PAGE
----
The Ethernet interface, /net/ethern, is a directory containing
subdirectories, one for each distinct Ethernet packet type, and
clone, addr, mtu, ifstats, and stats files. stats and ifstats
are the same as in the subdirectories (see below). Reading addr
returns the MAC address of this interface in hex
with no punctuation and no trailing newline. Reading mtu returns
3 12–byte numbers: the hardware's minimum MTU, the current MTU
and the maximum MTU supported by the interface. The MTU is set
by writing mtu n into the ctl file. The number n (optional in
the bind) is the device number of the card, permitting
multiple cards to be used on a single machine.
Each directory contains files to control the associated connection,
receive and send data, and supply statistics. Incoming Ethernet
packets are demultiplexed by packet type and passed up the corresponding
open connection. Reading from the data file reads packets of that
type arriving from the network. A read will
terminate at packet boundaries. Each write to the data file causes
a packet to be sent. The Ethernet address of the interface is
inserted into the packet header as the source address unless l2bridge
A connection is assigned to a packet type by opening its ctl file
and writing connect n where n is a decimal integer constant identifying
the Ethernet packet type. A type of –1 enables the connection to
receive copies of packets of all types. A type of –2 enables the
connection to receive copies of the first 64 bytes of
packets of all types. If multiple connections are assigned to
a given packet type a copy of each packet is passed up each connection.
Some interfaces also accept unique options when written to the
ctl (or clone) file; see the description of wavelan in plan9.ini(8).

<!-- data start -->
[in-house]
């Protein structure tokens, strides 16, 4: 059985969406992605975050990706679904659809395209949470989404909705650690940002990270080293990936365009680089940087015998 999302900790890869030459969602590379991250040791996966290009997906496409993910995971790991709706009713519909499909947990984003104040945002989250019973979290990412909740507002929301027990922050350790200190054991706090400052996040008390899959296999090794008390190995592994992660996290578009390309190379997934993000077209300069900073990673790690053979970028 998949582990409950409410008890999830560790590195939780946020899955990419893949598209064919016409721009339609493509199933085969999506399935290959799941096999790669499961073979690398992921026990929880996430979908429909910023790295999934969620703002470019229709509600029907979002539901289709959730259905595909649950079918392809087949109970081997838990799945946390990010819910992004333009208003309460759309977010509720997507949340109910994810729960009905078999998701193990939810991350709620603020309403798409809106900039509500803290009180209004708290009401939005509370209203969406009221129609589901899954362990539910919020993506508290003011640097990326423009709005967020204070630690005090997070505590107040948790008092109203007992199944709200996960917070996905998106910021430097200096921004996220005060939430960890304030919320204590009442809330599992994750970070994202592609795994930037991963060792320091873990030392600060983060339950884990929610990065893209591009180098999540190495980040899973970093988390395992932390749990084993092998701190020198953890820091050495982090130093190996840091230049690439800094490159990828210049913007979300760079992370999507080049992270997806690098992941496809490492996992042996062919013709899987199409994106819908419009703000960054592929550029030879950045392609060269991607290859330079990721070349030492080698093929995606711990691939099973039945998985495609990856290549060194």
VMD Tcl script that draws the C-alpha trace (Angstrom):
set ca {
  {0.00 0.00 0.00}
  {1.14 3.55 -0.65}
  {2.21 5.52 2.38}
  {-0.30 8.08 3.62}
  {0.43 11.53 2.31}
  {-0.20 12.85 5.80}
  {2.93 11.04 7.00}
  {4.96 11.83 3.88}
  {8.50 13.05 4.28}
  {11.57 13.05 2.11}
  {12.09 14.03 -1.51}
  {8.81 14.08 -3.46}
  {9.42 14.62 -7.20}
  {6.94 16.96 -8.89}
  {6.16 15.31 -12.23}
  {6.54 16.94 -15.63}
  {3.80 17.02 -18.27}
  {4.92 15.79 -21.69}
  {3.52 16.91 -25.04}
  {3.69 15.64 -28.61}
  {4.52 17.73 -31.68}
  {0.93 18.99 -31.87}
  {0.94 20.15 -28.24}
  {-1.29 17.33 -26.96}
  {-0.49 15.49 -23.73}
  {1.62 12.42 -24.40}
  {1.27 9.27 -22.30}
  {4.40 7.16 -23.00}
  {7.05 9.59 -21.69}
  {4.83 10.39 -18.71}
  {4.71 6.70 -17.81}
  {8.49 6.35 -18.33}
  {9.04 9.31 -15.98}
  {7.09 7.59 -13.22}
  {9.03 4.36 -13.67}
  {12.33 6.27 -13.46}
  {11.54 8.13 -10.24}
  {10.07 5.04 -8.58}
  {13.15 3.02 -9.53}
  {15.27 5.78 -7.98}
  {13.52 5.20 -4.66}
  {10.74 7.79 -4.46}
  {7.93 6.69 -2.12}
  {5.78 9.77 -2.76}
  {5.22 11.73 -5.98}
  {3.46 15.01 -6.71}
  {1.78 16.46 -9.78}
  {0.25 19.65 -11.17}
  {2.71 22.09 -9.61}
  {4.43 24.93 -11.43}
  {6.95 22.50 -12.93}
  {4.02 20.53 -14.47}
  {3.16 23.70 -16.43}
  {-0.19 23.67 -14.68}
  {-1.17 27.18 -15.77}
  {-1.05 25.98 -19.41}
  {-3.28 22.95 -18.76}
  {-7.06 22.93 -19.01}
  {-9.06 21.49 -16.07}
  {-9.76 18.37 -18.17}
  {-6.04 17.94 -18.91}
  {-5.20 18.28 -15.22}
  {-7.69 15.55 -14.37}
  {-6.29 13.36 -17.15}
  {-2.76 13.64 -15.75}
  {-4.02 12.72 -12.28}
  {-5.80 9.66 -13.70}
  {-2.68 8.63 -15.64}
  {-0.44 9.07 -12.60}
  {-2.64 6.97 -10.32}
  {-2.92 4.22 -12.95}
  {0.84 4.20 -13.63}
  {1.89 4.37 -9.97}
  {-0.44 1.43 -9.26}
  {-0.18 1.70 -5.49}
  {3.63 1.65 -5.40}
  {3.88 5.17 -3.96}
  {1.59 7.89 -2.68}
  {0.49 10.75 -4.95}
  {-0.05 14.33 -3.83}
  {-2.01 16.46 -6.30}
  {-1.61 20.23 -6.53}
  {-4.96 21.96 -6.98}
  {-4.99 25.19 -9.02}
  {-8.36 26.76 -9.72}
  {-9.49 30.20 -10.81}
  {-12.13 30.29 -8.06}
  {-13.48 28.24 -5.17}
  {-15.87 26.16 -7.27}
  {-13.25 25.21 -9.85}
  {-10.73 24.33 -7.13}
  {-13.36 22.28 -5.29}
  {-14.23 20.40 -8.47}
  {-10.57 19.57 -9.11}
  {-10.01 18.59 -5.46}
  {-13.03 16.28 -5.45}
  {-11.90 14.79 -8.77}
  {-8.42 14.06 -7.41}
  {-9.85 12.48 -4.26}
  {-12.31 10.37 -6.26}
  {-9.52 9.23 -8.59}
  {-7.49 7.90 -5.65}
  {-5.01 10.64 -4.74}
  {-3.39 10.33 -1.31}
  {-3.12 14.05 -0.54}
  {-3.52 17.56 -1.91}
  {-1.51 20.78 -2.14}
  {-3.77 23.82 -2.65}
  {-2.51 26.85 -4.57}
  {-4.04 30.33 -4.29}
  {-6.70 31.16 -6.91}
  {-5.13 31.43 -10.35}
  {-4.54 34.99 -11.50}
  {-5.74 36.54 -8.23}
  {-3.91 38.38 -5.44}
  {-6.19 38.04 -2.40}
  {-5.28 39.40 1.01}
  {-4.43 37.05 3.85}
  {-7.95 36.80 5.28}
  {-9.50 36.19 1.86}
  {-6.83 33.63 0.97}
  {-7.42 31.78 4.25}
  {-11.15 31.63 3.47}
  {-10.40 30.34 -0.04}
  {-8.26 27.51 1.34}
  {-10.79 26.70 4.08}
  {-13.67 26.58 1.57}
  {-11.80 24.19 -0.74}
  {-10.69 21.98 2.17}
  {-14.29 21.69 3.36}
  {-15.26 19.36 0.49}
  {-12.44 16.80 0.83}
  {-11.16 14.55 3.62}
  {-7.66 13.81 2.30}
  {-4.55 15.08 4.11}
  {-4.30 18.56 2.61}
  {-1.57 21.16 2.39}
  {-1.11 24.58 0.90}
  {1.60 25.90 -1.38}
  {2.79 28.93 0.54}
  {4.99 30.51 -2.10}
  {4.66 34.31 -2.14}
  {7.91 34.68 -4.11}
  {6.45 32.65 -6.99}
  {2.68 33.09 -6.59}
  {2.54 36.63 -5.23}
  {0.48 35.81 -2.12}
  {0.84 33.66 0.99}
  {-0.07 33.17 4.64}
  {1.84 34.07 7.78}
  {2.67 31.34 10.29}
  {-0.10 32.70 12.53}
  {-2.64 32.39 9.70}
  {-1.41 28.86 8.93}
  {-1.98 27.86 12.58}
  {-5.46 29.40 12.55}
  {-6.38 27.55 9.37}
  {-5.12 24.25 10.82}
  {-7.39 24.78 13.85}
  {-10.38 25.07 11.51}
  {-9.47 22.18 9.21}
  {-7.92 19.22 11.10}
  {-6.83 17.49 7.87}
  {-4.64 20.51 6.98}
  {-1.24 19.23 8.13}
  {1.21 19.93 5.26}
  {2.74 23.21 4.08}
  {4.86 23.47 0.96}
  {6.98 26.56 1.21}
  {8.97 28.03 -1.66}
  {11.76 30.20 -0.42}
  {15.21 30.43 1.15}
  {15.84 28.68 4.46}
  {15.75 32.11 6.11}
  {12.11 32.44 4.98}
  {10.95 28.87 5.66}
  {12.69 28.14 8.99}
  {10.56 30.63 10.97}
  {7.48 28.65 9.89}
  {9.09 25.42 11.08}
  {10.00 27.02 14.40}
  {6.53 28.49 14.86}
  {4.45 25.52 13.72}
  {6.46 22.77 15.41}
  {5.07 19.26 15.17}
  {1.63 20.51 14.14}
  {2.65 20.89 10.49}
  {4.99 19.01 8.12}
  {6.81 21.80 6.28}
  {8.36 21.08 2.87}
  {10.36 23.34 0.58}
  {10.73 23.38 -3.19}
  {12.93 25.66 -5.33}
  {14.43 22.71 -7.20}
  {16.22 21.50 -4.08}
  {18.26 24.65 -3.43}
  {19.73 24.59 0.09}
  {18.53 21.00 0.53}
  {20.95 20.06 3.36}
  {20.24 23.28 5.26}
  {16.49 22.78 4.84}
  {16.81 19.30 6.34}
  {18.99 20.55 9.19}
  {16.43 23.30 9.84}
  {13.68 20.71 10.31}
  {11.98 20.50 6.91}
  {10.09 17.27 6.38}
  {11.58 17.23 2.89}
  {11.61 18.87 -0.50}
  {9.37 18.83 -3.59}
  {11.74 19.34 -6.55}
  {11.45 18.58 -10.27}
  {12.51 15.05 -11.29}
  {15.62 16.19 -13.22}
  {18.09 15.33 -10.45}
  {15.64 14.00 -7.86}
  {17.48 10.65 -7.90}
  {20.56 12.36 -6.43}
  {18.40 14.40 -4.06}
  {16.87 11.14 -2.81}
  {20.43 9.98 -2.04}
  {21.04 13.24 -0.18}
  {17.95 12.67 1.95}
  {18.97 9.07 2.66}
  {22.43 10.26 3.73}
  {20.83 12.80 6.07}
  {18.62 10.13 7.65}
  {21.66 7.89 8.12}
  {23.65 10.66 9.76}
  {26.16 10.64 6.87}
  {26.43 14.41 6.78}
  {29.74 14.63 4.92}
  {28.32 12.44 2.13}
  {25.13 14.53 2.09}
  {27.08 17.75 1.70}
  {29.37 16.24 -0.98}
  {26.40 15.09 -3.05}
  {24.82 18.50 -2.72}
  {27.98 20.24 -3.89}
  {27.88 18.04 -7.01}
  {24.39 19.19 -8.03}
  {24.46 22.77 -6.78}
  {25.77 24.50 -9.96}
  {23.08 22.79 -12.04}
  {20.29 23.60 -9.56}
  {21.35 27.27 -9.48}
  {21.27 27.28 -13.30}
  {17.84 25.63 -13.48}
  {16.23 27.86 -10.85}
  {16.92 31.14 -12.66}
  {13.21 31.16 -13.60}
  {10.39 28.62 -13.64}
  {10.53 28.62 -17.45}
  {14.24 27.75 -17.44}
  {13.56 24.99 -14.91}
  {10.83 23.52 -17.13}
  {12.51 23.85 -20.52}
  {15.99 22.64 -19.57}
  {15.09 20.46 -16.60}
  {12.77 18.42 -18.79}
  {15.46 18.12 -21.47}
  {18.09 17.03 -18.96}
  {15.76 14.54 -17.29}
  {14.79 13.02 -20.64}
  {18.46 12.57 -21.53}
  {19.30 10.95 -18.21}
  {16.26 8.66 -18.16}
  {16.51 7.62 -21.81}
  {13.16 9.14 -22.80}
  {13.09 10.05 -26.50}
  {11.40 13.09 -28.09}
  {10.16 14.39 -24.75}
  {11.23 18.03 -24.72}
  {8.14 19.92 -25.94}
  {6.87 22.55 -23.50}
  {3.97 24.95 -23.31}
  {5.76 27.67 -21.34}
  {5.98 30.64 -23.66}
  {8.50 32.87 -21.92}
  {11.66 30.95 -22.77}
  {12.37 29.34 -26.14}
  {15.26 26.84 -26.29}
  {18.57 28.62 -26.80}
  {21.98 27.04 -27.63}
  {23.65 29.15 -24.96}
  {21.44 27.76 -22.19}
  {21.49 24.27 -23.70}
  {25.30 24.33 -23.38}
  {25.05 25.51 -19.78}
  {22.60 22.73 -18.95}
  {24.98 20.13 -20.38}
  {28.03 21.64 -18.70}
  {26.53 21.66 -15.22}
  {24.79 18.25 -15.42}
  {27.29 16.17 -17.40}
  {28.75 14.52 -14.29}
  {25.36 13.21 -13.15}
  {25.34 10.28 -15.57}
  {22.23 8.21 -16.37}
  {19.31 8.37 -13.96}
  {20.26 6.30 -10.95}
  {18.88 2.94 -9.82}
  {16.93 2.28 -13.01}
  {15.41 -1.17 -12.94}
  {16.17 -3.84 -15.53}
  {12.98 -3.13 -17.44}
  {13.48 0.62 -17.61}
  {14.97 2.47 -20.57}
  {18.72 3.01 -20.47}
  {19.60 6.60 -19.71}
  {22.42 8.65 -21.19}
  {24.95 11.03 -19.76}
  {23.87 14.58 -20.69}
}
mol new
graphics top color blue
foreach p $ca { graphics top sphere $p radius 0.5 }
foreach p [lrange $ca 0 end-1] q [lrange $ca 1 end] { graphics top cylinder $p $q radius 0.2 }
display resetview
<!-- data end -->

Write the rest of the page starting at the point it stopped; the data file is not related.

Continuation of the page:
The control messages described in ip(3) under Configuring interfaces
from bridge to headersonly are understood. The additional control
message nonblocking makes
write systems calls to this interface non–blocking iff followed
by nothing or a non–zero integer; a following 0 makes writes block
on a full output queue.
Reading the ctl file returns the decimal index of the associated
connection, 0 through 7. Reading the type file returns the decimal
value of the assigned Ethernet packet type. Reading the stats
file returns status information such as the Ethernet address of
the card and general statistics, independent of the
interface; ifstats contains device–specific data and statistics
about the card. The format of the stats file is stat:value....
In particular, if link is non–zero, mbps is the current speed of
the interface in megabits–per–second. While in and out are the total
number of packets input or output and do differ (in
the case of dropped packets or loop back) from hardware counters.
An interface normally receives only those packets whose destination
address is that of the interface, the broadcast address, ff:ff:ff:ff:ff:ff,
or a a multicast address assigned to the interface. Multicast
addresses are added by writing addmulti ea and remove by writing
remmulti ea to the ctl file.
Multicast addresses are automatically dropped when the connection
is closed. The interface can be made to receive all packets on
the network by writing the string promiscuous to the ctl file.
The interface remains promiscuous until the control file is closed
by all connections requesting promiscuous mode. The
extra packets are passed up connections of types –1 and –2 only.
Writing bridge to the ctl file causes loop back packets to be
ignored. This is useful for layer 3 bridging. Writing l2bridge
also allows the connection to set the source address and receive
packets with any destination address. Writing scanbs [ secs ]
starts a scan for wireless base stations and sets the scanning
interval to secs. Scanning is terminated when the connection is
closed. The default interval is 5s. For wired connections, this
command is ignored.|